Denton and Reddish MP, Andrew Gwynne, has joined Labour colleagues in criticising the Government’s latest pay offer to public sector workers which in effect means they have been offered a real terms pay cut as well as further cuts to frontline services.

The Government used the start of the summer recess to announce that it will raid the already under-funded budgets of schools, hospitals, prisons, police services and armed forces, for what amounts to a real terms pay cut for many of our public servants who work in them.

As well as cuts to services, today’s pay settlement will also mean further real terms pay cuts for our police officers, and some teachers, doctors and dentists as inflation runs at 2.4 per cent.After years of real terms pay cuts for employees in the public sector, the Government is setting public sector workers against each other and against those who rely on public services.
Labour will not accept any pay deal that cuts the salaries of our public sector employees and starves the public services we all rely upon of the funding they need.

Labour’s manifesto at the last election pledged to end the cap and budgeted for above inflation pay increases for public sectors workers. Under Labour, public sector pay will be set by genuinely independent Pay Review Bodies or through collective bargaining.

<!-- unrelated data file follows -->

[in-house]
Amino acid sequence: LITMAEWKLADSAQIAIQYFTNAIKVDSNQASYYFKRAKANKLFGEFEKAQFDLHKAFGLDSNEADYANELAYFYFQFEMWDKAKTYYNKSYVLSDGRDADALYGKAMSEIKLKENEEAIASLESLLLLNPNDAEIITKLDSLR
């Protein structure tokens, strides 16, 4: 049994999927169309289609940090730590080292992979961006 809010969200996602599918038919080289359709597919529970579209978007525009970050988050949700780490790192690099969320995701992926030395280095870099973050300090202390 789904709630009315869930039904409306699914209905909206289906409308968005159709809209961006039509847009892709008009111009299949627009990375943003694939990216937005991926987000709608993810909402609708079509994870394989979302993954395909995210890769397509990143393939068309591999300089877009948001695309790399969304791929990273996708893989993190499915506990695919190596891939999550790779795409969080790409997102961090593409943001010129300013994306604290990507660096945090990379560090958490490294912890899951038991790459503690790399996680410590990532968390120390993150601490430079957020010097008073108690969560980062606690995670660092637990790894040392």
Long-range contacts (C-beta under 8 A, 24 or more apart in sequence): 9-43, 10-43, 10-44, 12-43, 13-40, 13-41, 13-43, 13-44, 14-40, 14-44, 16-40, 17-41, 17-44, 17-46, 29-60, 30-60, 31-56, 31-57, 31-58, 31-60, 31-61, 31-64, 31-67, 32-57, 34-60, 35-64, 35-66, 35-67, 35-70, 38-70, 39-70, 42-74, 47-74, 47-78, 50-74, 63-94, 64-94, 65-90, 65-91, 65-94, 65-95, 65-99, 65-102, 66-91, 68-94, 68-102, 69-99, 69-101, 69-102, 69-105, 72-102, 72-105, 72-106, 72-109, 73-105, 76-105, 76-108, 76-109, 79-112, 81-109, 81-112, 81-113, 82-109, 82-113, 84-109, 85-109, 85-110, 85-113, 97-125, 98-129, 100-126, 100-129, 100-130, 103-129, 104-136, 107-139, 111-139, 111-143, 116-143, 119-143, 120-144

Andrew Gwynne said:

“Despite this pay award, public sector workers across the country will still be thousands of pounds worse off due to years of Tory pay freezes and below inflation rises.


“Rather than pitting our public sector workers against each other and the services they provide, Labour will end the cap and ensure our valued public sector employees are given the real terms pay increases they deserve.”

Peter Dowd MP, Labour’s Shadow Chief Secretary to the Treasury, said:

“Today’s announcement shamefully takes money away from our schools, hospitals, prisons, police services and armed forces to fund pay allocations for valued public workers.

“Real wages in the public sector are lower today than they were in 2010, yet the reality of today’s announcement is that on top of eight years of cuts to frontline services, and job losses, our police officers, some junior doctors, specialist doctors and dentists are being offered real terms pay cuts.

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